“Welcome!” two young women in shorts and Hawaiian shirts chime over the clatter of pinballs and J-pop music at the Million pachinko parlor in the Tokyo residential area of Suginami.
“Your favorite machines are waiting for you, nice and clean,” beckon orange, green and yellow signs near the door. “We lead you to the next level of amusement.”
For decades, this is how millions of Japanese office workers, housewives and retirees have kicked off long, smoky nights out. They come to play pachinko, a pinball-slot-machine hybrid that has skirted a nationwide gambling ban to become an industry that takes in bets of ¥19 trillion ($187 billion), bigger than the entire economy of New Zealand.
Now, pachinko wants casinos, driven by attendance that has sunk more than 60 percent since the mid-1990s and an uncertain legal status that has prevented them from listing in Japan.
“Pachinko companies are feeling a sense of crisis that they will go into decline unless they do something,” said Daigo Fukunaga, a senior analyst at Advanced Research Japan. Casinos would be “a big new market” to pachinko companies, he said.
With the 2020 Tokyo Olympics promising to attract millions of foreign tourists, Japanese lawmakers in December submitted a bill to legalize casinos in the world’s third-largest economy. Prime Minister Shinzo Abe said last month that his ruling party would seek to pass the bill in the fall. If approved, the Japanese casino industry could be worth an estimated $40 billion a year as early as 2025, according to brokerage CLSA Ltd., making it Asia’s second-biggest after Macau.
While pachinko still attracts players — about 10 million — parlor operators and pachinko-machine makers, such as Dynam Japan Holdings Co. and Sega Sammy Holdings Inc., are forced to embrace a change that threatens their long dominance of Japan’s gaming market. The industry is seeking something to give it more legitimacy at home and a greater opportunity for expansion overseas.
Big global casino companies, such as MGM Resorts International and Wynn Resorts Ltd., are courting local partners to help them break into the market. Pachinko companies argue their deep roots in the Japanese gaming industry make them ideal collaborators.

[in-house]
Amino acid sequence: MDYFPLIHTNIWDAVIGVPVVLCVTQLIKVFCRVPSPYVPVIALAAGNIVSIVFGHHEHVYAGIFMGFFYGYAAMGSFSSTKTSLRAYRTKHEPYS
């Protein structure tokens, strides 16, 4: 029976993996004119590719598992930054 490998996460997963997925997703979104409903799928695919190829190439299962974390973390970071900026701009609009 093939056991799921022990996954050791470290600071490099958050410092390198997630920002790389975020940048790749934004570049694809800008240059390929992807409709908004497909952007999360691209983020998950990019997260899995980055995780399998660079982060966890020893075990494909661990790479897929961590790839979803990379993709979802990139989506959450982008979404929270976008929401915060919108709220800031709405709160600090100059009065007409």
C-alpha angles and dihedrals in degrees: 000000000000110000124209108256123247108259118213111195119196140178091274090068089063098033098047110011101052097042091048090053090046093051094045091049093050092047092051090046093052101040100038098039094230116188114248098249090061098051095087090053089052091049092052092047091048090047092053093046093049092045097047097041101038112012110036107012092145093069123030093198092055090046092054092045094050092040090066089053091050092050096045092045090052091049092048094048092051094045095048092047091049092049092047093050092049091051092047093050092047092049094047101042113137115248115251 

The potential benefits are most obvious for pachinko machine makers like Sega Sammy. Best known outside Japan for its discontinued video game consoles, the company attributes almost half of its revenue to pachinko machines. In May, the company said it would begin making electronic table games for the Macau and Singapore markets as well.
Konami Corp., whose products include pachinko machines and video games, such as the hit Metal Gear series, already makes slot machines and other gambling equipment for Las Vegas Sands Corp. and MGM in Las Vegas and other overseas markets. If approached, the company may tie up with both casino companies, as well as its another client Caesars Entertainment Corp.
Satoshi Sakamoto, the chief executive officer of Konami’s gaming unit, said in an interview on May 28 that Japanese casinos “could be a turning point” for the company.
Pachinko parlor operators, such as Dynam, Maruhan Corp. and P Ark Holdings, will also benefit from a casino boom. Dynam, Japan’s second-largest pachinko operator, may sell additional shares to fund its entry into the casino market, Chairman Yoji Sato said in a March interview. Maruhan, Japan’s biggest pachinko operator, is also interested in running casinos, according to people familiar with the company’s plans.
Such moves may help pachinko operators overcome legal concerns that have blocked them from securing listings on Japanese stock exchanges.
There are 11,000 pachinko parlors across the country. Players often sit for hours, plunking down up to ¥4 for each metal ball. The balls beget more balls, which beget prizes like a Hello Kitty bread maker or a Nikon Corp. Coolpix digital camera. Players can also choose to take tokens instead, which they can take to a shop next door to exchange for money, avoiding laws that bar cash payments.